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U.S. Policy In Syria Is Being Determined By The News Cycle

A photo of a drowned Syrian boy on the banks of the Mediterranean Sea sparked a dramatic reconsideration of refugee policies worldwide in September 2015. Governments began adjusting their approach almost overnight, promising to open their borders to the afflicted even though the civil war in Syria had been raging for years by that point.

John Kerry, who at the time was secretary of state under President Barack Obama, called the photo “disturbing” and “provocative” and said the U.S. “could do a lot more to protect those people.” A week later, Obama announced that his administration would take in 10,000 more Syrian refugees.

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This photo of a refugee child’s dead body ignited a worldwide debate about refugee policies. 

Another dramatic news story altered policy toward Syria two months later, this time in a diametrically different direction. After a series of coordinated terror attacks in Paris left 137 dead, people called for the U.S. to stop accepting refugees. The month after those attacks, then-presidential candidate Donald Trump made his infamous call for a Muslim ban to be implemented.

Trump is now president, and his ban is tied up in legal tussles. But the news cycle is once more having an outsized impact on his geopolitical worldview.

Video of a chemical weapons attack allegedly carried out by Bashar Assad’s regime has prompted Trump to, seemingly overnight, undertake a complete reversal of approach to Syria.

Trump spent years warning against military involvement in Syria’s civil war. Now, he has begun hinting publicly about a military strike and meeting privately with lawmakers to discuss how it would progress. 

And during the campaign, Trump spoke about cooperating with Russia, a close Assad ally, to fight ISIS in Syria. He also called Assad an unsavory but stable ruler.

Secretary of State Rex Tillerson moved in the opposite direction when addressing reporters on Thursday. 

“Steps are underway” for an international effort to remove the Syrian leader, Tillerson said, adding that “it is very important that the Russian government consider carefully their continued support for the Assad regime.”   

He also spoke openly about how the news coverage of the massacre was a catalytic moment for the administration. The attack, he said, “horrified all of us and brought to the front pages and to our television screens as well the tragedy that is part of the Syrian conflict.”

Trump himself acknowledged that his thinking on the matter changed based on photos he had seen detailing the aftermath of the chemical attack. He told reporters that “something should happen” in Syria, but failed to provide any specifics.  

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U.N. Ambassador Nikki Haley holding photos of the victims of a chemical weapons attack in Syria, urging the international community to push back against the Assad regime. 

By contract, Republicans routinely accused Obama of not doing enough to respond to the escalating crisis in Syria. Seemingly unaffected by horrific images of civilians being bombed by the Assad regime, he steadfastly argued that there was no strategic upside to military action. The picture of the drowned boy prompted him to slightly increase the number of Syrian refugees admitted into the U.S., but an equally haunting picture of a young boy bleeding from a bombing in Aleppo had no apparent policy impact.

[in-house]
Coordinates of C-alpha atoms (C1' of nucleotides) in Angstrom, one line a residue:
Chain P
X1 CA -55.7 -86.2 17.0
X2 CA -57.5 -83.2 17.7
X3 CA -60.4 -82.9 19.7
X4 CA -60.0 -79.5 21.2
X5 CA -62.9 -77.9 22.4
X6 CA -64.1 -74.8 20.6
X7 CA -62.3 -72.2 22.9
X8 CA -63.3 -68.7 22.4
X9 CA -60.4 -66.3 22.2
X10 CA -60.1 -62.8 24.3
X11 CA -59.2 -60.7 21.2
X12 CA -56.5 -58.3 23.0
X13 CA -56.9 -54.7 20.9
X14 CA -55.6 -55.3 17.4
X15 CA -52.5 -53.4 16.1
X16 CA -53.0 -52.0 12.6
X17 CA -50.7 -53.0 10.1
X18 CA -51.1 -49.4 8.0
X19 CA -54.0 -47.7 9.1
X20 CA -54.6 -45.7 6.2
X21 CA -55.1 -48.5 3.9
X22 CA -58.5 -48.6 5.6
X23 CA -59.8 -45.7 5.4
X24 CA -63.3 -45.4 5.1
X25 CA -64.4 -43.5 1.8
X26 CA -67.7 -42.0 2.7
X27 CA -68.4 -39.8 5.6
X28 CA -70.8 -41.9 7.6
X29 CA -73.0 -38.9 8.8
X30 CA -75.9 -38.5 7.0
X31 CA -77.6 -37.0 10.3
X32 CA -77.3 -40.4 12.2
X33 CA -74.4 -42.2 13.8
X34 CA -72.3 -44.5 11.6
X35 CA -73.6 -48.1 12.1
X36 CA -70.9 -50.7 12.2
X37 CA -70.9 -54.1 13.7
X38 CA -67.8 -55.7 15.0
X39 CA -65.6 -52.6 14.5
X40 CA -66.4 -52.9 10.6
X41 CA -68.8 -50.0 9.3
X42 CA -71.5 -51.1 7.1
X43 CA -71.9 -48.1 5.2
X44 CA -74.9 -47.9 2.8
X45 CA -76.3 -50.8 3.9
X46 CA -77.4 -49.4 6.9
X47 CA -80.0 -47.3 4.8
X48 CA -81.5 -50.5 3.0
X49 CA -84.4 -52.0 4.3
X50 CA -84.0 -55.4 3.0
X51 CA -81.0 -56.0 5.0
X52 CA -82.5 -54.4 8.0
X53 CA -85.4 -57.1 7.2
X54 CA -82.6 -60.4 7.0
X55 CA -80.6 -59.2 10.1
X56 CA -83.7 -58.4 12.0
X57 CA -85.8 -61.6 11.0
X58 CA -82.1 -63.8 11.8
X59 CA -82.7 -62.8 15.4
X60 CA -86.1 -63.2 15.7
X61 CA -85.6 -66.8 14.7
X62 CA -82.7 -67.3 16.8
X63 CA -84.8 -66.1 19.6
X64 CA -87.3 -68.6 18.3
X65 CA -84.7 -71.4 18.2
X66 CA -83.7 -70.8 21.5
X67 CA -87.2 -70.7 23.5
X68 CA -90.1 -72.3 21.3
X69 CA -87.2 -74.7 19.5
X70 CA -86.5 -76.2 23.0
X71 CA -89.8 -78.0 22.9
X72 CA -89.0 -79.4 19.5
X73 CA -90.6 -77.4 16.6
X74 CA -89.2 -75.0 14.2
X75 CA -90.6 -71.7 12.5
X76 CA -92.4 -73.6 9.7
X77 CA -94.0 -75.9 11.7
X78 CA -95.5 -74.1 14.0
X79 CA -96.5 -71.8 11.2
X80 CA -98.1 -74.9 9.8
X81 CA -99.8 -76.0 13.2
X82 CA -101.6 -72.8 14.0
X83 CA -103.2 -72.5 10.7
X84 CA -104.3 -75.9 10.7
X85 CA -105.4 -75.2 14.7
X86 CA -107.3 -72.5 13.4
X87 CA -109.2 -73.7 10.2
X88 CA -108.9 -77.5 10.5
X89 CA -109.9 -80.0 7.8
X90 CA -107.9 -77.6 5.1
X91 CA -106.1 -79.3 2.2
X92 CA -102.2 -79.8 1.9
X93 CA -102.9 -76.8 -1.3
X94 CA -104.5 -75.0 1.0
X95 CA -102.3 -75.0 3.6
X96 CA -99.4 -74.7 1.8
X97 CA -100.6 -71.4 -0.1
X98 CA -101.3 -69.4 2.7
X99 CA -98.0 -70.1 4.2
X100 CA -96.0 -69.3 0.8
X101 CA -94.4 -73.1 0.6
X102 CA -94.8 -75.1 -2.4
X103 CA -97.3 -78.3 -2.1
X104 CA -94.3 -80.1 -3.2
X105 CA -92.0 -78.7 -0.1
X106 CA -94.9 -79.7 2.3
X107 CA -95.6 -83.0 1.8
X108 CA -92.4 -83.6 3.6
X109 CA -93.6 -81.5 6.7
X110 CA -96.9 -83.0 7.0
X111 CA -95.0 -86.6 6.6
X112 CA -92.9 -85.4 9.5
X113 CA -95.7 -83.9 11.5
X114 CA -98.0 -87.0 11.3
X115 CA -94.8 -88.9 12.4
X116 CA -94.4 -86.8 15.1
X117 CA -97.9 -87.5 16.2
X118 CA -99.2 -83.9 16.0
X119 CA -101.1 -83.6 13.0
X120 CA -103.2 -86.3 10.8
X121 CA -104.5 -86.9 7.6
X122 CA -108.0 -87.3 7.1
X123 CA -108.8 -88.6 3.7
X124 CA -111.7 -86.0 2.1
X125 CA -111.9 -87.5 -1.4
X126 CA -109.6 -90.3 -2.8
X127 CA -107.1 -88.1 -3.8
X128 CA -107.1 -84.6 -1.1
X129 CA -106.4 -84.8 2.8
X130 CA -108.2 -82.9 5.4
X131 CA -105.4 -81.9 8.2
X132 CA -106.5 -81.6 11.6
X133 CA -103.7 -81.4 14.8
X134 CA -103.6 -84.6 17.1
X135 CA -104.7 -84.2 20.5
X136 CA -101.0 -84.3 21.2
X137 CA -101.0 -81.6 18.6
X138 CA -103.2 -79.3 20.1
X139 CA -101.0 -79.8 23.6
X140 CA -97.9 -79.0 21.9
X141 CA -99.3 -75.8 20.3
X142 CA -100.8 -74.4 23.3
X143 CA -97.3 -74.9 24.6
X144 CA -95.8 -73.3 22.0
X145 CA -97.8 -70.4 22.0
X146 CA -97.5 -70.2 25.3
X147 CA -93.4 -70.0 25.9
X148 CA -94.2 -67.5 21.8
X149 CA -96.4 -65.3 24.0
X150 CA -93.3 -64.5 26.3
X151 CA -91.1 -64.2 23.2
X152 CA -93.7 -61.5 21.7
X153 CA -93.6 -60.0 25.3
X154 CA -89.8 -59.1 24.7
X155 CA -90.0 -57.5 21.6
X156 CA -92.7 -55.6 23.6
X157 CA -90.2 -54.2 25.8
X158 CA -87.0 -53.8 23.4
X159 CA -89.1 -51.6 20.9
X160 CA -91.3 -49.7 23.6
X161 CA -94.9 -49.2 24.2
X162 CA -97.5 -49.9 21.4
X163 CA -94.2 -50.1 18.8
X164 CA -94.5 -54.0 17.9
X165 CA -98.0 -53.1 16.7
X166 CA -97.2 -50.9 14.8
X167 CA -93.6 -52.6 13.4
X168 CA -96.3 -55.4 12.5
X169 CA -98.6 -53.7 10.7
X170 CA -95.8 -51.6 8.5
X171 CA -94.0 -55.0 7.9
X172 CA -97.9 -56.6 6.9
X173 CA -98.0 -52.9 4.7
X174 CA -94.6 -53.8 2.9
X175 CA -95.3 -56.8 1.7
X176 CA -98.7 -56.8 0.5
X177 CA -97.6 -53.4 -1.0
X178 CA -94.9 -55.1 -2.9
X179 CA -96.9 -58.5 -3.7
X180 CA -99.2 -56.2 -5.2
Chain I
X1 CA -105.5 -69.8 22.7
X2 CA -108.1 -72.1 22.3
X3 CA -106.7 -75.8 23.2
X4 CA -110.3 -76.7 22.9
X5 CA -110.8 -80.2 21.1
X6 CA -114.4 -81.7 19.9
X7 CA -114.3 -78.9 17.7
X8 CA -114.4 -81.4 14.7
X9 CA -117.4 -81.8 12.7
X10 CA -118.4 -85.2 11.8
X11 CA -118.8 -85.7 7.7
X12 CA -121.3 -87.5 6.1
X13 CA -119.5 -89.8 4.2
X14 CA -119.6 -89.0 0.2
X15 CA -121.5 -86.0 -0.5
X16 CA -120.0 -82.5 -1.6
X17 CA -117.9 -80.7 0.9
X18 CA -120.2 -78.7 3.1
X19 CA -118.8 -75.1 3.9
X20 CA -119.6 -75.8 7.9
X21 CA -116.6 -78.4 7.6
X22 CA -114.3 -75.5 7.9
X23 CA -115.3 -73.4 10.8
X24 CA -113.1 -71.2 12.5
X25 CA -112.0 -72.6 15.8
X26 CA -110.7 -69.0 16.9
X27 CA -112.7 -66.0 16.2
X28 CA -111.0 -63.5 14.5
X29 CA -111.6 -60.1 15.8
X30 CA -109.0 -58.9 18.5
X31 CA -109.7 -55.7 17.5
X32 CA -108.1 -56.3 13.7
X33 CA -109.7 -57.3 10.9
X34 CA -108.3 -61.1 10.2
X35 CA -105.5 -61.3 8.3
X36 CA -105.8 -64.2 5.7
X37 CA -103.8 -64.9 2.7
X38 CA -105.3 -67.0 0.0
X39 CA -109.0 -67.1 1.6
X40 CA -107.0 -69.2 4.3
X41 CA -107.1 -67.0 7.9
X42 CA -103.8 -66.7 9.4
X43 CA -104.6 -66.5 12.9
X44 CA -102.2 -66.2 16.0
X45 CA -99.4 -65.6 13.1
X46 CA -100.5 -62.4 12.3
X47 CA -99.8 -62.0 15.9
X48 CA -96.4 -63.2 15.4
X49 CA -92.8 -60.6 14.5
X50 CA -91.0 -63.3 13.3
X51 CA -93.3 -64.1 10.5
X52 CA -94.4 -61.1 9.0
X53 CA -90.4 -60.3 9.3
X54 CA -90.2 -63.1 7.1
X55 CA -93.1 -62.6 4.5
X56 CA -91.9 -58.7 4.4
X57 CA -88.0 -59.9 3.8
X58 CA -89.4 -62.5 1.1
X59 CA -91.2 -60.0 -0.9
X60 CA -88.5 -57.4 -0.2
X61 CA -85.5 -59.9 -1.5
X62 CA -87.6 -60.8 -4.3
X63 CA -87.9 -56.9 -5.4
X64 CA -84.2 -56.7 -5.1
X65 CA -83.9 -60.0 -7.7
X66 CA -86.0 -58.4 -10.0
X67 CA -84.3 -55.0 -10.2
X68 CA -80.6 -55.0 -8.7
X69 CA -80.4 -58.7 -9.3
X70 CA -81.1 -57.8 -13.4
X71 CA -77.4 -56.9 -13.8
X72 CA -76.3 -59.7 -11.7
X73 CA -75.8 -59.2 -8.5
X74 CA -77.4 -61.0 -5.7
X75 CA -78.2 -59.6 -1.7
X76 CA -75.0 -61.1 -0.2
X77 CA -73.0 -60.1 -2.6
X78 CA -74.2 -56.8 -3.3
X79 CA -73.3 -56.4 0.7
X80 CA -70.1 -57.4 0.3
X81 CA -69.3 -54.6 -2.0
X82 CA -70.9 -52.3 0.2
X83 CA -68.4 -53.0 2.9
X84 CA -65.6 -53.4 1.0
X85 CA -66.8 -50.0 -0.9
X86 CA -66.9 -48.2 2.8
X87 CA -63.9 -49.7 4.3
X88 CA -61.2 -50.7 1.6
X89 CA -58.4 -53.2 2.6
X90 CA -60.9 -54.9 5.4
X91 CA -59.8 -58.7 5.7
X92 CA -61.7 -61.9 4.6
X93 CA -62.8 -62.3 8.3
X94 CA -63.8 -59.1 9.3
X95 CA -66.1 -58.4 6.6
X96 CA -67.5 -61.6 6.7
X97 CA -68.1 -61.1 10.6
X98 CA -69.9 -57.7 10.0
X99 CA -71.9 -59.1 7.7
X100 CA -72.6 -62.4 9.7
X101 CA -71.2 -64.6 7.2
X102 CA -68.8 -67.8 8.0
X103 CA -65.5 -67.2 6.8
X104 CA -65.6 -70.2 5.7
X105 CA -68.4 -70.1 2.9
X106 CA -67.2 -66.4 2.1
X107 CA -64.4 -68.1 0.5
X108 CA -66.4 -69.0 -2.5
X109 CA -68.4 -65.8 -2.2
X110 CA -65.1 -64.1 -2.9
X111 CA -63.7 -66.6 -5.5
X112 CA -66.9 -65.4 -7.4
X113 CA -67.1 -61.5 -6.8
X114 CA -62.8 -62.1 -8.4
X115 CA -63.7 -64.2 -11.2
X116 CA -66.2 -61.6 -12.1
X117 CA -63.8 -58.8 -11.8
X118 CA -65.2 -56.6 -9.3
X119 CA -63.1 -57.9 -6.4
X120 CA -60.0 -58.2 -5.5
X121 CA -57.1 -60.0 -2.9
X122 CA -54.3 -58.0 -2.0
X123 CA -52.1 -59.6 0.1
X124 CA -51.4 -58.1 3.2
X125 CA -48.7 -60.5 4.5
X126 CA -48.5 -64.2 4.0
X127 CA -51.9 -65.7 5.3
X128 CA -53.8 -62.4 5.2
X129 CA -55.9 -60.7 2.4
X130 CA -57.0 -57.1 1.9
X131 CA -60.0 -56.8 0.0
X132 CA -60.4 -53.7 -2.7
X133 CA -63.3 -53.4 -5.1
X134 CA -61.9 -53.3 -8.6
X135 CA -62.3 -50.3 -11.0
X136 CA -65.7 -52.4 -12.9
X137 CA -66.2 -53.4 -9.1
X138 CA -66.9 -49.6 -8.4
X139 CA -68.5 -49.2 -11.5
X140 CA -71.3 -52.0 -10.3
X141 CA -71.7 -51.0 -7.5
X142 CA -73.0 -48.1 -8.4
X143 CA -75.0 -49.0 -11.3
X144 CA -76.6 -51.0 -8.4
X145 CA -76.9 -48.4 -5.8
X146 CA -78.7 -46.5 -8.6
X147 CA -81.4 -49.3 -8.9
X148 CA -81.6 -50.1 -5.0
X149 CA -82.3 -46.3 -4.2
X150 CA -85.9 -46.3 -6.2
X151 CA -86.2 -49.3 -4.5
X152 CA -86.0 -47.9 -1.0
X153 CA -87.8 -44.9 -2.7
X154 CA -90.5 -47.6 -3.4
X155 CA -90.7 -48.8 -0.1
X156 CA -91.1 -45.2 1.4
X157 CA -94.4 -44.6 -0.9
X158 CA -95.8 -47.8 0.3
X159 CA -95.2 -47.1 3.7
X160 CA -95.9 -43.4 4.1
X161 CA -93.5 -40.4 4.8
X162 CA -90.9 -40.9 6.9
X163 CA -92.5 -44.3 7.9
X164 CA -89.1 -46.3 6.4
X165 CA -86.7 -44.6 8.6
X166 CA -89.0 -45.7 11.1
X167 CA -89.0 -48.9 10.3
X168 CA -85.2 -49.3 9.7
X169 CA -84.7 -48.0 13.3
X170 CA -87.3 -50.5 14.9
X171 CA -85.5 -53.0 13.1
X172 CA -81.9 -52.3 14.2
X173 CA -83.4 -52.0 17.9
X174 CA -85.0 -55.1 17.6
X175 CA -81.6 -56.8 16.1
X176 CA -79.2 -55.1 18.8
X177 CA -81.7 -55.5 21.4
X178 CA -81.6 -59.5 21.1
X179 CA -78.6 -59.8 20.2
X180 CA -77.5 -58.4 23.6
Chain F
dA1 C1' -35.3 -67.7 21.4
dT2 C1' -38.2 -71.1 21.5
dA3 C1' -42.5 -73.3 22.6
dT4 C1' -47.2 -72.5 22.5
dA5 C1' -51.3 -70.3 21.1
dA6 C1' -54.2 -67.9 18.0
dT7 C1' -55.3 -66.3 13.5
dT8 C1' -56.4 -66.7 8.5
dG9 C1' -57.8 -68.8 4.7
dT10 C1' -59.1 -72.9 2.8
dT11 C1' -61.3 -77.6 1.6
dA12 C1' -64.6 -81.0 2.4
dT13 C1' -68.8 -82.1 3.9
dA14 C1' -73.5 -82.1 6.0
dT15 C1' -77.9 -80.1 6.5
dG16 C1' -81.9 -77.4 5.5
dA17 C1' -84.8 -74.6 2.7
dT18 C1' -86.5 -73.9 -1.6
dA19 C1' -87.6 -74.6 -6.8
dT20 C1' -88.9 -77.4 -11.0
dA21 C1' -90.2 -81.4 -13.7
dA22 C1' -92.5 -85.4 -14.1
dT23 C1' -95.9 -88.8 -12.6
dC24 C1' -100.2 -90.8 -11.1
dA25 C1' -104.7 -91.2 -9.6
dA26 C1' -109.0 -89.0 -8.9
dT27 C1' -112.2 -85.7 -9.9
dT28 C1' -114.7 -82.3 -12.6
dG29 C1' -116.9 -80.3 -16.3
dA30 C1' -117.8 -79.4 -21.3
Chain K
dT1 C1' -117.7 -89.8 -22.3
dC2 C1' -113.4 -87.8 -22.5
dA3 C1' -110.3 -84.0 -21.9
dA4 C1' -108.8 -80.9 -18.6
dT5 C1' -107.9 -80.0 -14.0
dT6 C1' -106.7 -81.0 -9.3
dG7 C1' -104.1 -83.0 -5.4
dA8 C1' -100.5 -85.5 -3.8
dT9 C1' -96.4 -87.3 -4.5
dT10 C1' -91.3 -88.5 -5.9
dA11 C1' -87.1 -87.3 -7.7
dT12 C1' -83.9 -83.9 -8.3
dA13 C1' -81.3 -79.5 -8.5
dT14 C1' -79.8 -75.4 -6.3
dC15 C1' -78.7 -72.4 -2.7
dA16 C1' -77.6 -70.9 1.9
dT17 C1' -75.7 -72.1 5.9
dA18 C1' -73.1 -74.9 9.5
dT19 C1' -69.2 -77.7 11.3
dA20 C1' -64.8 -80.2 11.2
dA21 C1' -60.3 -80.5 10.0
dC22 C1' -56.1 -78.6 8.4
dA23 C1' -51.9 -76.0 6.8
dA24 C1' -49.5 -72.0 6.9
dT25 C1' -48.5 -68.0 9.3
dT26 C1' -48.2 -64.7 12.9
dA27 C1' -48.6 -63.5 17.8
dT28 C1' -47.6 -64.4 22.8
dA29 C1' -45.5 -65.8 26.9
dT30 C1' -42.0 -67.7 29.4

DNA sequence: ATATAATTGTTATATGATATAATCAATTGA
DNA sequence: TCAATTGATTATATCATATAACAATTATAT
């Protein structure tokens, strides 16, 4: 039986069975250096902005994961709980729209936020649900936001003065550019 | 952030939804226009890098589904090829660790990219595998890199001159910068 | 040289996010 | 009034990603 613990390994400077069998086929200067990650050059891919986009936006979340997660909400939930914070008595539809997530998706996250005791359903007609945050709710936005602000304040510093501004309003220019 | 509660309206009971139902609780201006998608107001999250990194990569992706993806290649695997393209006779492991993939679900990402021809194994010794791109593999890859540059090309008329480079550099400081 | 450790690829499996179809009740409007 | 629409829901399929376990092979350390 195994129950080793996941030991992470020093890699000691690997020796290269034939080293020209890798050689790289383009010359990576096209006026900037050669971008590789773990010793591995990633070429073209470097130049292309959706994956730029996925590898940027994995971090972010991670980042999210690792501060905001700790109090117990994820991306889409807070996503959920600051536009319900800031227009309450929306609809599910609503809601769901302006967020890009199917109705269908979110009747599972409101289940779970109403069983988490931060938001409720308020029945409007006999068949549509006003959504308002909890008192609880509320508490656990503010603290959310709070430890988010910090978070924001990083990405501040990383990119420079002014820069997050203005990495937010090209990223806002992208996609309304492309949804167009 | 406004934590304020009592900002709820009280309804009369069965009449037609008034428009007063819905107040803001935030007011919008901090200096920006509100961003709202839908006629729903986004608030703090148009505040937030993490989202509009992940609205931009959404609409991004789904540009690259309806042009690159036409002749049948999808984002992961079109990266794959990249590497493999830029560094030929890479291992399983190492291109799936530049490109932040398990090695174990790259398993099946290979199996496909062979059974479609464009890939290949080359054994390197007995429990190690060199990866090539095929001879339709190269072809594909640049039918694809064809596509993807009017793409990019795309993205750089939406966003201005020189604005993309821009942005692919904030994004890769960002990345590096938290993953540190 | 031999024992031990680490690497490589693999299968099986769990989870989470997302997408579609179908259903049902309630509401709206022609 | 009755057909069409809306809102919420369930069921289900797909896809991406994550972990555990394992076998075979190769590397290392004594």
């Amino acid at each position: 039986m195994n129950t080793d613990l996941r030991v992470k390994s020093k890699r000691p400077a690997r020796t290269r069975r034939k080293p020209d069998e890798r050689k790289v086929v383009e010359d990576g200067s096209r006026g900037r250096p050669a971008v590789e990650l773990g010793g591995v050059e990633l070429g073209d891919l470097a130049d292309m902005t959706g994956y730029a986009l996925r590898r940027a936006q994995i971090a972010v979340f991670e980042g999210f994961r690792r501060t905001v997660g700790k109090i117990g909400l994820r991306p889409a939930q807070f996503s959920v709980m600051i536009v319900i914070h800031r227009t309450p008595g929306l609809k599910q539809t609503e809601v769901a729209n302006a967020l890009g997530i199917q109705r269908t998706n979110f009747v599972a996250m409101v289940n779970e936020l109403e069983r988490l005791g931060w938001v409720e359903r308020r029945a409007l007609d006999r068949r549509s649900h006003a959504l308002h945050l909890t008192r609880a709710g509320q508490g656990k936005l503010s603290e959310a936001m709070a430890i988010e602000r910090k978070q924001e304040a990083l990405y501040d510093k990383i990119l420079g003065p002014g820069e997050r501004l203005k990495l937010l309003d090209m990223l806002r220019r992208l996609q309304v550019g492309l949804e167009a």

Still, a haunting image or a revealing video has the capacity to profoundly affect foreign policy. Such visual elements can make people reconsider the need for famine relief in Sudan or spark global outrage about detainee treatment in Iraq. But rarely has new coverage directed policy toward a single country in the same way that it seems to direct current U.S. policy toward Syria. 

Mahmud Rslan/Anadolu Agency/Getty Images

Omran Daqneesh, 5, sits alone in the back of the ambulance after being injured during an air strike targeting the Qaterji neighbourhood of Aleppo on August 17, 2016.

That may be a product of how difficult finding an actual policy on Syria has proven to be. The U.S. does not currently have the legal authority to attack the Assad regime, and it’s not clear whether Trump could get a war authorization from Congress. Even if he did, opening a military front against the Syrian government risks entangling Russia, Assad’s nuclear-armed ally. There is also no obvious U.S.-friendly successor should Assad be toppled ― in part because the dictator has made an effort to wipe out the moderate opposition, which has left extremists groups as the only alternative to his rule.

But some of it, certainly, is the product of the current administration, which is staffed with top officials who either craft their worldviews through the prism of media coverage or have little familiarity with the Syrian crisis. 

Trump seems poised to completely reverse his stance over the course of a news cycle. During the presidential campaign, he warned voters that Democratic candidate Hillary Clinton would start World War III by increasing the U.S. role in Syria. The New York Times reported on Thursday that Pentagon officials are preparing options for a military strike in Syria. One option, The Intercept reported, includes a “saturation strike,” using dozens of cruise missiles to attack military targets.

All this makes it hard to discern just how committed Trump is to any particular approach and to what degree he has actually thought through realistic approaches at all. Asked if Assad should step down, Trump said this week, “What happened in Syria is a disgrace to humanity, and he’s there, and I guess he’s running things, so I guess something should happen.”

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